There are times when a full-sized book list is just too much; when the Top 100, a Big Read, or all the Prize winners seem like too daunting an effort. That's when a short little list of books (or authors) grouped by theme may be just the ticket.

Inspired by Nancy Pearl's "Companion Reads" chapter in Book Lust – themed clusters of books on subjects as diverse as Bigfoot and Vietnam – I decided to start occasionally posting lists of five books grouped by topic or theme. I call these posts my Five Faves.

Feel free to grab the button and play along. Use today's theme or come up with your own. If you post about it, please link back to here and leave the link to your post in a comment. If you want to participate but don't have a blog or don't feel like posting, please share your list in a comment.

Saturday, August 10, 2019

Author Interview: Marlena Maduro Baraf


Marlena Maduro Baraf grew up in a large, extended Jewish family in Catholic Panama of the 1950s and 1960s, then moved to the US in her late teens. Her new memoir, At the Narrow Waist of the World, explores how community and families of any size have incredible power to sustain young people.


Marlena recently talked with Rose City Reader about immigrating, her favorite books, and her new memoir:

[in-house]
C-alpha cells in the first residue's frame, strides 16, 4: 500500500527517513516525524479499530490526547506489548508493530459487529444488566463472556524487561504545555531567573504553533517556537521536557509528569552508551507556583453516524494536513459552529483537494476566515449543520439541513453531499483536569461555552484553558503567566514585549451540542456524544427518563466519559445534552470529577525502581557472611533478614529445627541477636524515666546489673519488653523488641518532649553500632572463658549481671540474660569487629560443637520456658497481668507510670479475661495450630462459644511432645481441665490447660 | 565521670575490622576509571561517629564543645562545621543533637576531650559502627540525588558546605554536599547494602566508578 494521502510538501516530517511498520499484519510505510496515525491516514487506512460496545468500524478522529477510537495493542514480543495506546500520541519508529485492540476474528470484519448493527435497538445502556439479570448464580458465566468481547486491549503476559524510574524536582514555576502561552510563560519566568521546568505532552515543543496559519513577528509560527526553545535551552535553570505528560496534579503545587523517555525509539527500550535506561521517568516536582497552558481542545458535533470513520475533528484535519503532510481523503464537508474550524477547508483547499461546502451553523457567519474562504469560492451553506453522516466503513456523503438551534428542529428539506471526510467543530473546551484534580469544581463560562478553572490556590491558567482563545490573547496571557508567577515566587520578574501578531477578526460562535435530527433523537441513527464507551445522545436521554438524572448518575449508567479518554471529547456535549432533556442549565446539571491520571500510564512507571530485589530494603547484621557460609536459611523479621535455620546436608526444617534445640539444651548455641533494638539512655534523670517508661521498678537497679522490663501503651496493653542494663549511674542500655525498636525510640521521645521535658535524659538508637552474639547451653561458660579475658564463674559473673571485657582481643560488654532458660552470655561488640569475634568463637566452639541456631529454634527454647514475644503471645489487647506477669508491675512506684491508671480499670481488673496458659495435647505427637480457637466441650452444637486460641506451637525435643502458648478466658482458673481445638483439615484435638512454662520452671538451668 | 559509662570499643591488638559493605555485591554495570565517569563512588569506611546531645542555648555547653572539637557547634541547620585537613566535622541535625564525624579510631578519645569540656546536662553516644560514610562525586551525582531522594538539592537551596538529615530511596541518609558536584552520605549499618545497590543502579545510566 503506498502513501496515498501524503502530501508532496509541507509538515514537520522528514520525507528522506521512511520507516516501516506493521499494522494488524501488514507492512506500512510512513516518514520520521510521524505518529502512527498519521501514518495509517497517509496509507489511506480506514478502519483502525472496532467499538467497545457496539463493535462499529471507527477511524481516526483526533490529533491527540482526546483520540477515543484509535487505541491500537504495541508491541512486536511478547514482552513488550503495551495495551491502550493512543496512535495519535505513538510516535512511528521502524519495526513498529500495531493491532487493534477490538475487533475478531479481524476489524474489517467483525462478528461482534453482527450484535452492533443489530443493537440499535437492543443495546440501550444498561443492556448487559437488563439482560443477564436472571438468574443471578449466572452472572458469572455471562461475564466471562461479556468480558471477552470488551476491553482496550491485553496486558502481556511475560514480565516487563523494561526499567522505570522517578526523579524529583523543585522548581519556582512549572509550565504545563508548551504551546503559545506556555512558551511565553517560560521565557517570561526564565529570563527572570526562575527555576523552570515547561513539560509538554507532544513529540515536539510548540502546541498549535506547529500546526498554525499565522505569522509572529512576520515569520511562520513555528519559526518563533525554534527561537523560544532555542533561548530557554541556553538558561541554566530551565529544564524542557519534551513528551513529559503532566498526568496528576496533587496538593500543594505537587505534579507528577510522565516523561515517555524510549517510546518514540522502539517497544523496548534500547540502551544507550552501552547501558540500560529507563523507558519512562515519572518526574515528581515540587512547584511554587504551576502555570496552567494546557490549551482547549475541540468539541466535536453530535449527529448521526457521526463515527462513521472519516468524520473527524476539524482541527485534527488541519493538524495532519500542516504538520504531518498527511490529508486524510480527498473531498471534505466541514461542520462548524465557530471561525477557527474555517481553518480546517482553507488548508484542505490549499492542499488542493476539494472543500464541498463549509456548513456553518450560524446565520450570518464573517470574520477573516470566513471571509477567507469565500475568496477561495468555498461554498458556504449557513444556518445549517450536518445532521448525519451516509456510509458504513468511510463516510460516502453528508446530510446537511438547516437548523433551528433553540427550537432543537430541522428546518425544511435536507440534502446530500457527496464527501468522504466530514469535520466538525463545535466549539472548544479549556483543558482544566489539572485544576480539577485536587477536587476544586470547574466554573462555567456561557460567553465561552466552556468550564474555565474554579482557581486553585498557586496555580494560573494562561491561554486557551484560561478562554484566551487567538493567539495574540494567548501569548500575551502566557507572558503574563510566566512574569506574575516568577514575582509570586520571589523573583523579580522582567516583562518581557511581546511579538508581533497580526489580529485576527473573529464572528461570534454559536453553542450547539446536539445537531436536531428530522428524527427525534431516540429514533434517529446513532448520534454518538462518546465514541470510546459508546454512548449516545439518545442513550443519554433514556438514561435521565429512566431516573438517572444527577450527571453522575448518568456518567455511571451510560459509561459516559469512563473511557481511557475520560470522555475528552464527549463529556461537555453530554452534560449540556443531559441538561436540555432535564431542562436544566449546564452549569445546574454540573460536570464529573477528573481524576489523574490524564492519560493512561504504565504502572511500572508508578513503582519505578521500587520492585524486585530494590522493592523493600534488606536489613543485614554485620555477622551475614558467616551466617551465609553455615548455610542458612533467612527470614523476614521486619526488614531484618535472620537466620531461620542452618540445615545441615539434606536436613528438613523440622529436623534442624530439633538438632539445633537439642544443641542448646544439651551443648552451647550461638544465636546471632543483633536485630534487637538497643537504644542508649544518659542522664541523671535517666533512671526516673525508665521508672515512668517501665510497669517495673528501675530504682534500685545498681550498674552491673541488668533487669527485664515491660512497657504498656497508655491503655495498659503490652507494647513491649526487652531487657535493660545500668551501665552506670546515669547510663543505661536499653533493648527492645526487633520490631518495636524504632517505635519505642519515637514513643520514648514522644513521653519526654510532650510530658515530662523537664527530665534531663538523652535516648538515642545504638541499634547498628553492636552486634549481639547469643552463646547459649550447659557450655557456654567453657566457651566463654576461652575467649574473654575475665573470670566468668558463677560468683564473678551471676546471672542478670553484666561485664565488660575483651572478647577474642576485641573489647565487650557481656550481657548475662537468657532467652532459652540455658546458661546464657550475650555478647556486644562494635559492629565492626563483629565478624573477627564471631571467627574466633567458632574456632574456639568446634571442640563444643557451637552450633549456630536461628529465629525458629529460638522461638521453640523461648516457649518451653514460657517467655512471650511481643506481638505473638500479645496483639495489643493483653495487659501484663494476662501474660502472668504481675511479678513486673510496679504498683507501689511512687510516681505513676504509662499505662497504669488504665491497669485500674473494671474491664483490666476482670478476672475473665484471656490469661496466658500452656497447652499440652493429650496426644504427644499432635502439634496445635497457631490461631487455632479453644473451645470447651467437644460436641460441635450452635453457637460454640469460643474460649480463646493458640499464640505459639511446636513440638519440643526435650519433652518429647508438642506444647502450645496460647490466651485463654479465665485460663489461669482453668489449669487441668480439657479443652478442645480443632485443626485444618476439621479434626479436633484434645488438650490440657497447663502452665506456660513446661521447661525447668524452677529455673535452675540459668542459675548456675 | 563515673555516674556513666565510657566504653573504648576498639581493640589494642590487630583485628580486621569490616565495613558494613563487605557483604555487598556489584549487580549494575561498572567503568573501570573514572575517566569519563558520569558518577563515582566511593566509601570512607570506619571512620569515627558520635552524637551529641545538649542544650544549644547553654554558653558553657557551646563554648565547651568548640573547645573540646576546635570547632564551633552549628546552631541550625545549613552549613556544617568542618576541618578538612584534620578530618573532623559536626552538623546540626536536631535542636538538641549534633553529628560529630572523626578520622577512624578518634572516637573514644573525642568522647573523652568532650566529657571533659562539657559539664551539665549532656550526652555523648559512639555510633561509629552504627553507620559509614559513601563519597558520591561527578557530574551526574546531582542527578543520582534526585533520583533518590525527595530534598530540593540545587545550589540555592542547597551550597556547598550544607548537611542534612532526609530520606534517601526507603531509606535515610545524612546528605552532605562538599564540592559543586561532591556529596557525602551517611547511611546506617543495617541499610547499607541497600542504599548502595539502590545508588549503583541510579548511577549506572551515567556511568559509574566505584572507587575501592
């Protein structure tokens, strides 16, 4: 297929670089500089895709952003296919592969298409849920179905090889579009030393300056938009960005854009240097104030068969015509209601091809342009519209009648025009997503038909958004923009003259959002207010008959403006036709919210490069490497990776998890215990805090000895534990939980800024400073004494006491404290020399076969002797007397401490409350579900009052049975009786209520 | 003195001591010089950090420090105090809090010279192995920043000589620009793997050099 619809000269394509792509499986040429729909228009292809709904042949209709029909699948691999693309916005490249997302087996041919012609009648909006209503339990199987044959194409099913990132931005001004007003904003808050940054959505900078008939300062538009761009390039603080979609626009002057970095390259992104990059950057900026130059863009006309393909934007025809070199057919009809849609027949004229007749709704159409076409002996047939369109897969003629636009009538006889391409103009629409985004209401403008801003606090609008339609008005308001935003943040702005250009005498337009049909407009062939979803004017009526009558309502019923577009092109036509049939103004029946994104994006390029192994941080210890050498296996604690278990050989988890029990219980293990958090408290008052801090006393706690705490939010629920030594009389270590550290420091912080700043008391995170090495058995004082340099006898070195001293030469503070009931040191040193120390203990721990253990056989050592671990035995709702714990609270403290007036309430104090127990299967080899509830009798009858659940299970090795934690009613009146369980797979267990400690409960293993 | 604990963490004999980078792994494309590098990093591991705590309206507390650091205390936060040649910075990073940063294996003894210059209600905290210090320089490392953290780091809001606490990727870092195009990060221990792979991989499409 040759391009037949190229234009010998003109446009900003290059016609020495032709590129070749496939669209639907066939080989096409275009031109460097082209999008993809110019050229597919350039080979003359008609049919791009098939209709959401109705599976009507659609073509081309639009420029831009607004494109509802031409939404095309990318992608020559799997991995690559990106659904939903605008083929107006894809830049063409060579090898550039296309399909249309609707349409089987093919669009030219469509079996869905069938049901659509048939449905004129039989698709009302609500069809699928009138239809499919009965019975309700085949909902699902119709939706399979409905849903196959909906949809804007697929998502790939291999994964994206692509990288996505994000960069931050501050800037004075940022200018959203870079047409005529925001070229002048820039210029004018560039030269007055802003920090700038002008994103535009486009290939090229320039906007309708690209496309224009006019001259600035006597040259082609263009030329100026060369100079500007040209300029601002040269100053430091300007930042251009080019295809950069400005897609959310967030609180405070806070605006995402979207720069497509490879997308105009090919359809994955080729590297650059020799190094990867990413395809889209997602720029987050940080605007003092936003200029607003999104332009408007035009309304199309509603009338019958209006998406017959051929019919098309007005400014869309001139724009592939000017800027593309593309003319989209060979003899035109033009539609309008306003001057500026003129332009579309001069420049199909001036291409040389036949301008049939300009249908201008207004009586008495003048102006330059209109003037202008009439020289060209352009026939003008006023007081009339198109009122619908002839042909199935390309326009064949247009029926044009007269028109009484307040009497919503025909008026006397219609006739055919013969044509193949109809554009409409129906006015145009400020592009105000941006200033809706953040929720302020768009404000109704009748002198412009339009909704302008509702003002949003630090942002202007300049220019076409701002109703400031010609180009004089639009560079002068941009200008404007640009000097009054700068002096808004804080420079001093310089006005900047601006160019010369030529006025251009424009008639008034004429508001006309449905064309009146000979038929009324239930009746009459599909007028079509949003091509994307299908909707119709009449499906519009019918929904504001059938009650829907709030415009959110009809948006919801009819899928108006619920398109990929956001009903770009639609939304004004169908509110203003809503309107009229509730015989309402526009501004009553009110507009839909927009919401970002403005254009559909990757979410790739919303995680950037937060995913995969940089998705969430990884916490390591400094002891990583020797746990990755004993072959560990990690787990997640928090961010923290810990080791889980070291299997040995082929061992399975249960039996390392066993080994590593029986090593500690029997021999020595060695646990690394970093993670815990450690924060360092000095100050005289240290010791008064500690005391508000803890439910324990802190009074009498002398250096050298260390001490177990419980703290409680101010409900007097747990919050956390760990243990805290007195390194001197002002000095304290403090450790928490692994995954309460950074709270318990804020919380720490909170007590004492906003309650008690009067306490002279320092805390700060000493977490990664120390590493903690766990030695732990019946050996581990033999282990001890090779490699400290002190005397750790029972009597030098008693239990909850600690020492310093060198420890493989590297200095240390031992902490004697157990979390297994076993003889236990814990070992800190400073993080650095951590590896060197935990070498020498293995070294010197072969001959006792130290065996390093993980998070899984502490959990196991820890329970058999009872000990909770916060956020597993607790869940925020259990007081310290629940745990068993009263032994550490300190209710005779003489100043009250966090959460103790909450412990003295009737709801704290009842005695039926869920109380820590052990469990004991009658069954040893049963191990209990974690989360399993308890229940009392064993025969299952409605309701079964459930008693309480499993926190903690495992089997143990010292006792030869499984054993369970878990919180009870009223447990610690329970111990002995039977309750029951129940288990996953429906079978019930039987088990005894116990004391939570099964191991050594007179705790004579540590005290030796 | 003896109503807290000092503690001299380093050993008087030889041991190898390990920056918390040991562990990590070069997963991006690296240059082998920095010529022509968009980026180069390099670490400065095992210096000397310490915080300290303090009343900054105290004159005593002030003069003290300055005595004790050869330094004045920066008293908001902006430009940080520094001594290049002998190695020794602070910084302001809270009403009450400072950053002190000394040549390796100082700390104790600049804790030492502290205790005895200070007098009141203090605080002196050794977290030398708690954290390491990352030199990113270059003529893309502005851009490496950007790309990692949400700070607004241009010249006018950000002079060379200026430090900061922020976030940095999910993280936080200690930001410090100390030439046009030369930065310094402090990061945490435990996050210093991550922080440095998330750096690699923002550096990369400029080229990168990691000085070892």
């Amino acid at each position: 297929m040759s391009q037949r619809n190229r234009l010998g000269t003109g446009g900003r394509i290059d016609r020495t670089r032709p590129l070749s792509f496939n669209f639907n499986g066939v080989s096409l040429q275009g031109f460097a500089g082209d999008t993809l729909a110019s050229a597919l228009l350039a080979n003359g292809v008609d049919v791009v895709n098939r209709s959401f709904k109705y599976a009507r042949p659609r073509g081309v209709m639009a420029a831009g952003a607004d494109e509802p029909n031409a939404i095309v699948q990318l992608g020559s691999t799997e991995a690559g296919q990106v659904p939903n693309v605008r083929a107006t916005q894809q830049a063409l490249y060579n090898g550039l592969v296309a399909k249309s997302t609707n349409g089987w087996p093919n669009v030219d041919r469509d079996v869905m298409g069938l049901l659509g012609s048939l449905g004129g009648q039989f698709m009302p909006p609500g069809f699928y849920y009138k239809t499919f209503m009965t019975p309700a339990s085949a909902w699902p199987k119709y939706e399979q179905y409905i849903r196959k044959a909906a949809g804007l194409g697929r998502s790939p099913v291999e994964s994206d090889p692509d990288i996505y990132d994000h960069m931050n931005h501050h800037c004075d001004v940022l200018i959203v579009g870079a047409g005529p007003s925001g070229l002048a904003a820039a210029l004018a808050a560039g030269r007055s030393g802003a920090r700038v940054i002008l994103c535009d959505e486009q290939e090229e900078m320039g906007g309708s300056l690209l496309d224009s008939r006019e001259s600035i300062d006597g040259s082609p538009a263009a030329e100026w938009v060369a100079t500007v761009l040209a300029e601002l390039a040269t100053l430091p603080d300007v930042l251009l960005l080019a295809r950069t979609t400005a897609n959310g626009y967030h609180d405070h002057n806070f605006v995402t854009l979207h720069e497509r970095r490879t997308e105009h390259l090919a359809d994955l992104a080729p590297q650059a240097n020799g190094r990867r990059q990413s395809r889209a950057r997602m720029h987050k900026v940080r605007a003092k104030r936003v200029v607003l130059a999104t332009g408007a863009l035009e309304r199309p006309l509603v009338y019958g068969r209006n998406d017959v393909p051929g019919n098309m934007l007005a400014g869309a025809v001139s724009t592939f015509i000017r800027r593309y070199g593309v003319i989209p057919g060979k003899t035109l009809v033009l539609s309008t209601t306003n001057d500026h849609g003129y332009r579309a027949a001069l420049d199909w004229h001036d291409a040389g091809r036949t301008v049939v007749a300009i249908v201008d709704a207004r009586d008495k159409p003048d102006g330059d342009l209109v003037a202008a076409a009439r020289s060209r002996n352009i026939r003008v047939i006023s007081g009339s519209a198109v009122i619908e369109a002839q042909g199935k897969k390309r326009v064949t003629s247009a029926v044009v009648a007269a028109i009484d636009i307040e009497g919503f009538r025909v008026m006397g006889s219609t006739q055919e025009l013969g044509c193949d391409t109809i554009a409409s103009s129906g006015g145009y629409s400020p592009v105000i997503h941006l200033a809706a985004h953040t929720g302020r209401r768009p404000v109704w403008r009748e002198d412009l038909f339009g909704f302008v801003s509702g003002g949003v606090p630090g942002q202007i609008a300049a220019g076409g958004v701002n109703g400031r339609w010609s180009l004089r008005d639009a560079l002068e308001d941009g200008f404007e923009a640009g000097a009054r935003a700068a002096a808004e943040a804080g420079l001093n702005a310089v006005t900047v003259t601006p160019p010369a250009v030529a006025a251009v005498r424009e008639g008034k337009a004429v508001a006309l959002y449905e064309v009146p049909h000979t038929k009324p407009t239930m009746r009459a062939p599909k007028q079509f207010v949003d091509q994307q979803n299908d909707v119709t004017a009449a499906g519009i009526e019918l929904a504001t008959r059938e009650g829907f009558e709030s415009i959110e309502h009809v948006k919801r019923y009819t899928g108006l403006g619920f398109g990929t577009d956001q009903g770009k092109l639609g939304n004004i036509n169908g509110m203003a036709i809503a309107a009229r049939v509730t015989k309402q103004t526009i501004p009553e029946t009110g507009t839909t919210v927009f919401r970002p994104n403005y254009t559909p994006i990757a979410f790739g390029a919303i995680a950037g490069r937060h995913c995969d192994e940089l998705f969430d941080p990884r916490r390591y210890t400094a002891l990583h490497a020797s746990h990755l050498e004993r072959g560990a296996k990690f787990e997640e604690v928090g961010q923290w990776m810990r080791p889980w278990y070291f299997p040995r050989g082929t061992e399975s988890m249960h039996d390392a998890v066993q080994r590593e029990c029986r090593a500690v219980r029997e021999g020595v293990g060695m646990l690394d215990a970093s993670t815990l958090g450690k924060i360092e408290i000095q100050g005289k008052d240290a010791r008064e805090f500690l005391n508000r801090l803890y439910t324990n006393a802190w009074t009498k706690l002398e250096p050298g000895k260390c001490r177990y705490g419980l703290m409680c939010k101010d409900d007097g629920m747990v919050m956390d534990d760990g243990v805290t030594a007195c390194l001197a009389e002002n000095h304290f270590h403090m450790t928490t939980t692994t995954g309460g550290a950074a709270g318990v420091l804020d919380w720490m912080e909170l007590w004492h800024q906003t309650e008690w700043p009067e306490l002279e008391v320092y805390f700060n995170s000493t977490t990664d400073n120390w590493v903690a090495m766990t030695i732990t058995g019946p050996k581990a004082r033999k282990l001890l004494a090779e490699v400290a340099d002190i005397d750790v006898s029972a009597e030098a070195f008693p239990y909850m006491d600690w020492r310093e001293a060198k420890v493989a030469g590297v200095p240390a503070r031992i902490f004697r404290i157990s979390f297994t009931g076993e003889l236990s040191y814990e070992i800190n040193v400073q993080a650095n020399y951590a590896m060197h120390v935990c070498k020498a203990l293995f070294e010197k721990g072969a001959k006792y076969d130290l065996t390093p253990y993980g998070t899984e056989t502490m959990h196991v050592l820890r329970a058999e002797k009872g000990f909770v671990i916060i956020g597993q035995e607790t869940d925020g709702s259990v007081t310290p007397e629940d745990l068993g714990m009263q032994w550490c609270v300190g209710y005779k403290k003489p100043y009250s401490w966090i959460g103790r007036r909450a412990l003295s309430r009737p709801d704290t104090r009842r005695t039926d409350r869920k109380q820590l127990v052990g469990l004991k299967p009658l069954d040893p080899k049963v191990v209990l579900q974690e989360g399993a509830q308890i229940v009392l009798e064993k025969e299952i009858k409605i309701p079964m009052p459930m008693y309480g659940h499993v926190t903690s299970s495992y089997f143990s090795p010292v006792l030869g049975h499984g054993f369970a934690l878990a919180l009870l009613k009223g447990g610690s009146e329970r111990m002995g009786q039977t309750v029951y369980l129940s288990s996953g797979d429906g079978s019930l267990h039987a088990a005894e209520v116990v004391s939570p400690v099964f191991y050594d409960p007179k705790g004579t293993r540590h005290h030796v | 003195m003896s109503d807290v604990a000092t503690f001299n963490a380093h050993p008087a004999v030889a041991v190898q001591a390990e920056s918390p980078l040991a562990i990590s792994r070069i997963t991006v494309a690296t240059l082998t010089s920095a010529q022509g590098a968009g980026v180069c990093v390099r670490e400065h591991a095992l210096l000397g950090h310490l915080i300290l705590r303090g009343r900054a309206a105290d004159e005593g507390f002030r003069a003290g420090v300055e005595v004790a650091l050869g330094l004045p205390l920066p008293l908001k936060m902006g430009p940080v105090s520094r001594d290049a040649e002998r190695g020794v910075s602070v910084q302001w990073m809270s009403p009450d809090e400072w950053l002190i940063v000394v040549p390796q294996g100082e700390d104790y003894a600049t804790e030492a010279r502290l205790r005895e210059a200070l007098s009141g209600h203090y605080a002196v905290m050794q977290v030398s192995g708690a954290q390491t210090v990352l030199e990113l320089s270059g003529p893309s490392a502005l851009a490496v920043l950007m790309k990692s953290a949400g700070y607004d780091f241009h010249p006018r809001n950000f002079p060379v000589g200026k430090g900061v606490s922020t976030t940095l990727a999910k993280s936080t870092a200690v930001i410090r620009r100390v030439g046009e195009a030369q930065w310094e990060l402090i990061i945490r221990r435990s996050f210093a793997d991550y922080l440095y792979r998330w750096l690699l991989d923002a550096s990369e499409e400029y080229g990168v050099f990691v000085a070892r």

Your memoir tells about your childhood among an extended Jewish family in Catholic Panama. What was it like growing up in with such a mixed cultural heritage?

I was very secure within my own community of Spanish-Portuguese Jews who had been in the country for several generations (since the mid-1800s). We were well assimilated in the culture and worked and socialized with other Panamanians. My friends were my cousins and the Catholic girls with whom I went to school, a nun’s school. There weren’t alternatives then. There were some instances where the teachings of the Catholic church did bubble up and I got stung, the teaching which was prevalent then that Jews killed Christ. Even so, living both cultural traditions from the inside, almost, was formative for me. It gave me tremendous perspective about our shared humanity and I am grateful for that.

How did you come to write At the Narrow Waist of the World?

There was an unresolved issue with my mother, from childhood. A sense of not being loved by her. Once I began writing one scene from the past, the rest poured out. It was predestined that I would write this book. Equally important, I was at a stage in my life where after 50 years of being in this country I felt a longing for my childhood home of Panama, the sensory details, feelings and memories that reside in the past. So writing this story also brought me a lot of joy.